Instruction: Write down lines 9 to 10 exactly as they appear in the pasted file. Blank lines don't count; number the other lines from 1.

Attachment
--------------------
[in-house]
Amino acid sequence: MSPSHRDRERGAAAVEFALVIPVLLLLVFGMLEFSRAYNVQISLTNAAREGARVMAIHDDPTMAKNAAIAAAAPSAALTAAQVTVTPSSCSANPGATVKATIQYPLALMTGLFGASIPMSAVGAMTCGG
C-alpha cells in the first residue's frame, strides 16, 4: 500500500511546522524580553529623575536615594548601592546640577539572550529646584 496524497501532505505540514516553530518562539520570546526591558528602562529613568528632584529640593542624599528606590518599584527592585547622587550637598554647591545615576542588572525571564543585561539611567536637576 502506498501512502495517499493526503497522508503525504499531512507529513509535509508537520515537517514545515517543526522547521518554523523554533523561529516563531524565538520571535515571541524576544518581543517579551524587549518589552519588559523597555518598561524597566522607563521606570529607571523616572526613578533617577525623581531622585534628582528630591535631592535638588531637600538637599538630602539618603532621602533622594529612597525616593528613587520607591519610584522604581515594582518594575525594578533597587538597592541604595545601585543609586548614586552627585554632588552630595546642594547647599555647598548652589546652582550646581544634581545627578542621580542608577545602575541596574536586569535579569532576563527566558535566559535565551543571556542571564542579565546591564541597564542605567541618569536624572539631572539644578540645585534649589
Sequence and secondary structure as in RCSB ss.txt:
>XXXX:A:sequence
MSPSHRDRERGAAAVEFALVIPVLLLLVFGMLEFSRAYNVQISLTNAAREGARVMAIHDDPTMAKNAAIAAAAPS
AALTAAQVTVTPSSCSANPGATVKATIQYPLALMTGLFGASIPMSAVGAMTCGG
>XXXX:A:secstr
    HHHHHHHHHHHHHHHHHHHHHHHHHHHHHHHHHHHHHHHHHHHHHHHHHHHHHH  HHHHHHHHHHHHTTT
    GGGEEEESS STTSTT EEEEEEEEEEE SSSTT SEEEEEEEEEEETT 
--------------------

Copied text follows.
    HHHHHHHHHHHHHHHHHHHHHHHHHHHHHHHHHHHHHHHHHHHHHHHHHHHHHH  HHHHHHHHHHHHTTT
    GGGEEEESS STTSTT EEEEEEEEEEE SSSTT SEEEEEEEEEEETT 